By Karen Cook
There is an overwhelming lack of resources for healthy women with a gene mutation predisposing them to breast and ovarian cancer, suggests research completed by a PhD nursing student at the University of Calgary.
Pnina Mor, a midwife from Jerusalem, focused her study on Ashkenazi Jewish women. Her research concluded that this population of women, who are predisposed to carry a BRCA1 or BRCA2 gene mutation, are largely ignored by the mainstream health-care system. Mor says the women suffer psychological and social challenges once they test positive for the genetic mutation, even if they aren’t actually diagnosed with cancer.
“Cancer and its medical and psychological impact on women are well represented in medical, nursing, social and feminist studies and literature,” says Mor. “But there is a paucity of research related to these healthy mutation carriers.”
Jacky Price, who is of Jewish descent, is a healthy carrier of the breast cancer gene. And while she knows she is at greater risk of breast or ovarian cancer, she says psychosocial and health-care support is often difficult to find.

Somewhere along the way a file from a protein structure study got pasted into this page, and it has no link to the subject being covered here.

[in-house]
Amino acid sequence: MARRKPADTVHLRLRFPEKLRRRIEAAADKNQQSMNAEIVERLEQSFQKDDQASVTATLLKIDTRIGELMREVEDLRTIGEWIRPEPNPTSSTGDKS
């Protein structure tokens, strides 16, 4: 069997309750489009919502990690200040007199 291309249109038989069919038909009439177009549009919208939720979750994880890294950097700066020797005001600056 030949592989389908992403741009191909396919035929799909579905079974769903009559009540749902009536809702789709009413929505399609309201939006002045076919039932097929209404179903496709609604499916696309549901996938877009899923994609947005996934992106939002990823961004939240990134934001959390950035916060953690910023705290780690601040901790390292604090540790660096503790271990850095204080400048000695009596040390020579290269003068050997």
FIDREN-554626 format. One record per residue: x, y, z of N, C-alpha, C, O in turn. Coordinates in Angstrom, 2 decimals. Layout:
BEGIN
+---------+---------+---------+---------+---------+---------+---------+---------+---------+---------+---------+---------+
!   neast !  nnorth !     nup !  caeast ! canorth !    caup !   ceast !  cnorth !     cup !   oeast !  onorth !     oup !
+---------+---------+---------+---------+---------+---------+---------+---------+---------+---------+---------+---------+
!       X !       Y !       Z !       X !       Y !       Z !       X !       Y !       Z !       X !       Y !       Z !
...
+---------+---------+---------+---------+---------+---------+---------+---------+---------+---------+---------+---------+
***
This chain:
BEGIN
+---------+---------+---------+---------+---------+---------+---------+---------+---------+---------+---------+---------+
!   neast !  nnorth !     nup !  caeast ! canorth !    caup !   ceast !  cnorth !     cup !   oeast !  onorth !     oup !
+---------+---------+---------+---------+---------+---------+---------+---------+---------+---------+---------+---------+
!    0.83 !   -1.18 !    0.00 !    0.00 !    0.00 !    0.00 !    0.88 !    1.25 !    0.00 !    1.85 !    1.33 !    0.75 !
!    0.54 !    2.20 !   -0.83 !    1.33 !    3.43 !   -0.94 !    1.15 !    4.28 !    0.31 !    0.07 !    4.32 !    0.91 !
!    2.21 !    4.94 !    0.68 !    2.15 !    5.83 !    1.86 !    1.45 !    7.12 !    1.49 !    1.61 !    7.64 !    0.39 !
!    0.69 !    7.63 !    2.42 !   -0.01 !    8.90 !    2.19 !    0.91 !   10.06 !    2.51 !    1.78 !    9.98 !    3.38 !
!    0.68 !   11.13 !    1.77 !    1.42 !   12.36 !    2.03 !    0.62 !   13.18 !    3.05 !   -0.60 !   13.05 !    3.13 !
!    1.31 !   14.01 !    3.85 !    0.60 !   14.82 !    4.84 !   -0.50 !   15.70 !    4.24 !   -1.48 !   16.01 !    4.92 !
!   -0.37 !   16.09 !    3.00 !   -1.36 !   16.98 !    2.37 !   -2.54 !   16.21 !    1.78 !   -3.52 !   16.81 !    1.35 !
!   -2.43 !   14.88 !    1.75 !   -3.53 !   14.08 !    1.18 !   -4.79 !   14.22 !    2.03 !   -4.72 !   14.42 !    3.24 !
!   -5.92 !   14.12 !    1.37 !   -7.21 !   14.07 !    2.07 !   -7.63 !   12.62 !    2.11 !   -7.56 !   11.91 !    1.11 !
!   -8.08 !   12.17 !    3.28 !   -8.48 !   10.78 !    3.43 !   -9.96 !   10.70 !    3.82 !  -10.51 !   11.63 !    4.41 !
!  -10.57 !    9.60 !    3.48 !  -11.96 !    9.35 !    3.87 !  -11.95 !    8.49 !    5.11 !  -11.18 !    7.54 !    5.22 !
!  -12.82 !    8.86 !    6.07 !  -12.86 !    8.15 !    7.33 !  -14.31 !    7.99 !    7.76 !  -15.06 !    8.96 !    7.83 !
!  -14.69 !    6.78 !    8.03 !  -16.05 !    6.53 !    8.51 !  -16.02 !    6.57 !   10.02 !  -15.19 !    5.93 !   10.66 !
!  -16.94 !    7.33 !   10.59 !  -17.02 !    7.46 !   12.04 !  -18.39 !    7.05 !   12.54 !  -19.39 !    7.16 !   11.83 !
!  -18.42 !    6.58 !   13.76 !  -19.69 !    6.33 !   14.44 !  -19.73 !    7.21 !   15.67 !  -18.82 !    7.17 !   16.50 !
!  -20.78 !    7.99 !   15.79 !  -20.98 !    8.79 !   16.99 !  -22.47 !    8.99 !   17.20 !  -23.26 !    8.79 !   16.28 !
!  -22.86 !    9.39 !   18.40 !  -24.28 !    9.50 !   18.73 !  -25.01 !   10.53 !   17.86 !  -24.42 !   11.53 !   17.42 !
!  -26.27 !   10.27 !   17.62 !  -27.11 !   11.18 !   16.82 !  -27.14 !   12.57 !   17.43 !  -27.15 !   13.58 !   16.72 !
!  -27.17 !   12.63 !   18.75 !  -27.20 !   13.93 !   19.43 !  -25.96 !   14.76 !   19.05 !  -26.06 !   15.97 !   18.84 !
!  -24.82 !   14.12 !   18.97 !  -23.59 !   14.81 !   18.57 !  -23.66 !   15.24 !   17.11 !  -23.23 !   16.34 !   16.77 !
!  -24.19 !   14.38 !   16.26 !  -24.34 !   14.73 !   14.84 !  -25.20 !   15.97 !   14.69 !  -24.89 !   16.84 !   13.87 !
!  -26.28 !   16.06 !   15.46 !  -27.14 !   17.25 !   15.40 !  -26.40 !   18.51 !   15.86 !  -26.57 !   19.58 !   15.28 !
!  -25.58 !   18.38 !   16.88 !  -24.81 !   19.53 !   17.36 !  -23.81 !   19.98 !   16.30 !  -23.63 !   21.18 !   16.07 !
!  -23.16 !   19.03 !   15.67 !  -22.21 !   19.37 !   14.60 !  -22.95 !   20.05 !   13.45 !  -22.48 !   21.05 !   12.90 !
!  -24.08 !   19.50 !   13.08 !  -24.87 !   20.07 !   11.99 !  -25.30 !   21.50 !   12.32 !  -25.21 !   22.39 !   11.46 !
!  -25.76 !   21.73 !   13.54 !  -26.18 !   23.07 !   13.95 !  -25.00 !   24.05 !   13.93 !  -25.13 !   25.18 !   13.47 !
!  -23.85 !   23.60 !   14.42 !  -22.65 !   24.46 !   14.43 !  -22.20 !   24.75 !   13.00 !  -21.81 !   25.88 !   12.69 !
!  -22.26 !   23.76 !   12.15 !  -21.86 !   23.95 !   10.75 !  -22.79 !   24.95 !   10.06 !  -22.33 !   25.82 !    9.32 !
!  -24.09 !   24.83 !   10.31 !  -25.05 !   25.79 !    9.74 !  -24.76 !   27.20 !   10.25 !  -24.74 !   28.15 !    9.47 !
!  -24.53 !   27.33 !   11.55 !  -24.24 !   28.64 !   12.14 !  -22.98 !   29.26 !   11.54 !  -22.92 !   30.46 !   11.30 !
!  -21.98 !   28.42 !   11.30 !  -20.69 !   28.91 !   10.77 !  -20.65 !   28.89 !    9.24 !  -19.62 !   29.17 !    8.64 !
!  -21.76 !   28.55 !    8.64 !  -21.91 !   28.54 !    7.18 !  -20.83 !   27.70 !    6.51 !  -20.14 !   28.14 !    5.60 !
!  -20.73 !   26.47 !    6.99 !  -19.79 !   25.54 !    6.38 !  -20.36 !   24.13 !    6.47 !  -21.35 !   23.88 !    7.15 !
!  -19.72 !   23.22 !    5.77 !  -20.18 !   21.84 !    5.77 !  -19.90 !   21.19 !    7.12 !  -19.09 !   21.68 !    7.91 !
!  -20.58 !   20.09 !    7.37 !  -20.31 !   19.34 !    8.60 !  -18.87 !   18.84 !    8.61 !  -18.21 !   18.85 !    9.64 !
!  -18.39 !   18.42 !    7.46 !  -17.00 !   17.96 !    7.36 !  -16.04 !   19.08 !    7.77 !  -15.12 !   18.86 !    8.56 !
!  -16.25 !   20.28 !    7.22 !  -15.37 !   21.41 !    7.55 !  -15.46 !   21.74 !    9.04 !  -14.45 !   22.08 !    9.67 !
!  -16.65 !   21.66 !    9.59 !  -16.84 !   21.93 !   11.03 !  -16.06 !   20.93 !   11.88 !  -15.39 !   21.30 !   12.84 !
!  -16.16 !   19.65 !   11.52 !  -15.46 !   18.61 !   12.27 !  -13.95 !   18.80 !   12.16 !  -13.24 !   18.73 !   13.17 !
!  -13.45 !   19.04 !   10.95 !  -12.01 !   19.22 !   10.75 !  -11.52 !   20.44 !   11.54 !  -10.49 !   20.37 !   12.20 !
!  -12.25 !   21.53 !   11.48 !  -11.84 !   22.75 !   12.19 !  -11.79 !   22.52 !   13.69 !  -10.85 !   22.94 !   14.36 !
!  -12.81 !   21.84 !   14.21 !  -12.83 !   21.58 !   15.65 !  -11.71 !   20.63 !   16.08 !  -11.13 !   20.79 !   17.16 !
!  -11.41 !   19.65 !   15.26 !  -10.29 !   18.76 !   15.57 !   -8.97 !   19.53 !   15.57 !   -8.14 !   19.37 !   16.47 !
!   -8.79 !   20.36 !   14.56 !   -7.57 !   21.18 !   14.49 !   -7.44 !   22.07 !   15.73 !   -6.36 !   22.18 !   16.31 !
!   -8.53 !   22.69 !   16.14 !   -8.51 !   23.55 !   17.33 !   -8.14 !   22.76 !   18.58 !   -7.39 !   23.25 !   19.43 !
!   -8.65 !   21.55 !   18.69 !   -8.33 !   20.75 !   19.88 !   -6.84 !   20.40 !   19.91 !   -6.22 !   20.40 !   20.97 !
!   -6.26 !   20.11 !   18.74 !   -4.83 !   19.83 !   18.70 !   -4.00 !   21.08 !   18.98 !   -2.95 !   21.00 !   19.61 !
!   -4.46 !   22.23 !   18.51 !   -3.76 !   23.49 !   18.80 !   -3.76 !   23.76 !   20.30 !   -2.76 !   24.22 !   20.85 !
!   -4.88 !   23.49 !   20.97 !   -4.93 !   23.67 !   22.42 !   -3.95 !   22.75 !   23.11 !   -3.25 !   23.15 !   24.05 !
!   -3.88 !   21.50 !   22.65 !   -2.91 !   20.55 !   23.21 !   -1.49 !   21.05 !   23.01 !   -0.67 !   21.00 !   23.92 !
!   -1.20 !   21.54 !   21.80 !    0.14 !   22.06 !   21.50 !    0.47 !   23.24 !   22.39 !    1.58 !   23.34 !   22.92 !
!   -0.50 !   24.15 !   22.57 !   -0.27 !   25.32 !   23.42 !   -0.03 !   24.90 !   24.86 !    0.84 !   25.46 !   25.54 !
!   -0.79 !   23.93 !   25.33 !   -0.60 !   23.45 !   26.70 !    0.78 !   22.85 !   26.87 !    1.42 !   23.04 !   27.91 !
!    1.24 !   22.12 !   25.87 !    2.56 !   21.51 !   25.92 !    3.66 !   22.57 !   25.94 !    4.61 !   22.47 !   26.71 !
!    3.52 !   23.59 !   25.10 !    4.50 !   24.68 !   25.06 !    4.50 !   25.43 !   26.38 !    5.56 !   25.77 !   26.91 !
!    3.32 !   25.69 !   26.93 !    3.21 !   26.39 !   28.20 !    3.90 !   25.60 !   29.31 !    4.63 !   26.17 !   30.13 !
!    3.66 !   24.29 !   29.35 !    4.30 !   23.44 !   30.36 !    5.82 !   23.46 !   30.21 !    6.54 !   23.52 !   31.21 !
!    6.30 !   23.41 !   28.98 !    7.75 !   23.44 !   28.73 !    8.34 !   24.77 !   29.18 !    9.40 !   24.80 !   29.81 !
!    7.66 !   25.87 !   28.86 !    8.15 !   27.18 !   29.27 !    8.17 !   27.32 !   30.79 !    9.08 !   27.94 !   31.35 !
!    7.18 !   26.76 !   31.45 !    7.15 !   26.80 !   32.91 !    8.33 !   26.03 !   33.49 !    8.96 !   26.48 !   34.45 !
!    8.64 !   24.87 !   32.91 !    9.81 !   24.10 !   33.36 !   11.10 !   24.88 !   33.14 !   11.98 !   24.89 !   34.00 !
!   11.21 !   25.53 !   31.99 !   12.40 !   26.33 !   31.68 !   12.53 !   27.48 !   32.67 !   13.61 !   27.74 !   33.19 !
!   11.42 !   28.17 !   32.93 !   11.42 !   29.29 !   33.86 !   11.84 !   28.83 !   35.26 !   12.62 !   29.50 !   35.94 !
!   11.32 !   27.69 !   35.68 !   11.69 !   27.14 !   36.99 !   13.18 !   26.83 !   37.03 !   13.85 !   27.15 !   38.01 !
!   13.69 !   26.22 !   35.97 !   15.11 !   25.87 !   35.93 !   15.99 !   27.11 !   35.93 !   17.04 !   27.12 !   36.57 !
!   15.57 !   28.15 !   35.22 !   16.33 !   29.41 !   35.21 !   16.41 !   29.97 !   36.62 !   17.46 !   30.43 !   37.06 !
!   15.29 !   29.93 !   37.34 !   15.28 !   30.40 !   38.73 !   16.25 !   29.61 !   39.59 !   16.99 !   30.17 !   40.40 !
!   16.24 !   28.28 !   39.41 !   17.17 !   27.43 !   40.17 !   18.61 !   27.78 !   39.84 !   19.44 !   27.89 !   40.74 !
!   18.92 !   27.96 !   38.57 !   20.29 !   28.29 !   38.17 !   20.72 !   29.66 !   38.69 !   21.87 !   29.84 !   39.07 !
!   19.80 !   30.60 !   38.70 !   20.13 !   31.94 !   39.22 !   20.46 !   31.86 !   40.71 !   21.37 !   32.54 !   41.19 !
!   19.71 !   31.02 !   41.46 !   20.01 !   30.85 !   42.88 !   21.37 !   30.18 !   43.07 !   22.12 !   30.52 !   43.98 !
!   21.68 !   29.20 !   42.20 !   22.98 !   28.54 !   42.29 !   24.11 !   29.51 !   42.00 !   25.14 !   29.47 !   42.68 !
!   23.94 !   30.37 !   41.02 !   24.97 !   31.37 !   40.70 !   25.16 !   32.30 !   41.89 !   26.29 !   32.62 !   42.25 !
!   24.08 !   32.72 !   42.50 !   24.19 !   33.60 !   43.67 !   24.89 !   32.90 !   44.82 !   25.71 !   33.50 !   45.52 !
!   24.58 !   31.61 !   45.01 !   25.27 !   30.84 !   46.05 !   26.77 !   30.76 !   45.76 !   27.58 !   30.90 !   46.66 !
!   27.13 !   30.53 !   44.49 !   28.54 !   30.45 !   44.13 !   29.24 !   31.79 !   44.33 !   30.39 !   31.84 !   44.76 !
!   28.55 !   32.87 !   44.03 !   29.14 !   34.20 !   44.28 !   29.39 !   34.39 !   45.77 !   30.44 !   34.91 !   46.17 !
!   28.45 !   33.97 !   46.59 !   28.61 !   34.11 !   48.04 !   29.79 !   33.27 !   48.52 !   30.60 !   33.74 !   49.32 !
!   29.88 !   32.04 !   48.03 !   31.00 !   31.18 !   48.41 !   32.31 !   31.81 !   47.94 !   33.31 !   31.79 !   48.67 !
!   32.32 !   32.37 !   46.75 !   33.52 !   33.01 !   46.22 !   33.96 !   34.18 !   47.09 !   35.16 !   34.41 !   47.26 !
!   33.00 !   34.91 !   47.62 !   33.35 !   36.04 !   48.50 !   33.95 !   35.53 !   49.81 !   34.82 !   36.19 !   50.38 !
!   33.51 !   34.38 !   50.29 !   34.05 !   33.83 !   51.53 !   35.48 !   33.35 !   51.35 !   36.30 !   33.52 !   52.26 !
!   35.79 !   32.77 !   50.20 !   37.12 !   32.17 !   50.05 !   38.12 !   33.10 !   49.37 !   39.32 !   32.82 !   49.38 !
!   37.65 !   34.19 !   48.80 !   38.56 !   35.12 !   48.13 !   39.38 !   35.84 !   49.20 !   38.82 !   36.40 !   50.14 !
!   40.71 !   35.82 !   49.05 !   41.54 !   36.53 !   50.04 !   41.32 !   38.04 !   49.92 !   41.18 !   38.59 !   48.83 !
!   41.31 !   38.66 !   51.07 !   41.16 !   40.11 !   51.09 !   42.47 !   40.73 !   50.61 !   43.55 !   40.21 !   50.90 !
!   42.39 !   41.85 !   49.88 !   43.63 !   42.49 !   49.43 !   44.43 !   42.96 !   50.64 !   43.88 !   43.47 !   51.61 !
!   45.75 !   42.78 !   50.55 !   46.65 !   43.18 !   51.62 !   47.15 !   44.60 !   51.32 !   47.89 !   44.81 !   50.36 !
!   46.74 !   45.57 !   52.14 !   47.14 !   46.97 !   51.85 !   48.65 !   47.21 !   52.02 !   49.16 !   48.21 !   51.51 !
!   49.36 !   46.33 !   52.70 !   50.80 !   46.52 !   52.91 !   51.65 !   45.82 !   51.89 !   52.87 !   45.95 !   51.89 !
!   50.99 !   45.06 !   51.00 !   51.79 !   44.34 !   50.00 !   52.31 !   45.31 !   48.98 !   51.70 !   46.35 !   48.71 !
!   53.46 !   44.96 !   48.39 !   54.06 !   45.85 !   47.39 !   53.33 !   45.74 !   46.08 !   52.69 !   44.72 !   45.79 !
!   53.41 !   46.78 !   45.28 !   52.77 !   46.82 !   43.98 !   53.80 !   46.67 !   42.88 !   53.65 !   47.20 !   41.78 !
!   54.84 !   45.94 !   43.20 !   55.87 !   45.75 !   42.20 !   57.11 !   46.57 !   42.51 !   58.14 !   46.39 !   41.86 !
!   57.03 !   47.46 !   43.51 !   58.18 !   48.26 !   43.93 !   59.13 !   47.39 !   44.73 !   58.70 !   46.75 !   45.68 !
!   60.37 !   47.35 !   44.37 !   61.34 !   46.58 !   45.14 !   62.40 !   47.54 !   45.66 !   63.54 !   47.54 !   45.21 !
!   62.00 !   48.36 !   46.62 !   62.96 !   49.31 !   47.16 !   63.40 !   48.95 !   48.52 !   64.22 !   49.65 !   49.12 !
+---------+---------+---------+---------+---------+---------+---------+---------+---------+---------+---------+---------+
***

Hereditary Breast and Ovarian Cancer (HBOC) Society of Alberta Executive Director Joanne Riediger-Duebel says Mor’s research results cross all ethnicities and are not specific just to the Jewish community. A better understanding of this population’s concerns would be helpful in developing strategies to assist them.
“In our experience, many women who receive a positive result from this testing feel very vulnerable and isolated and often don’t know where to turn in a health-care system that focuses on treating illness.”
Riediger-Duebel adds that Alberta is making strides in developing resources, including the peer support and education programs provided by the HBOC Society.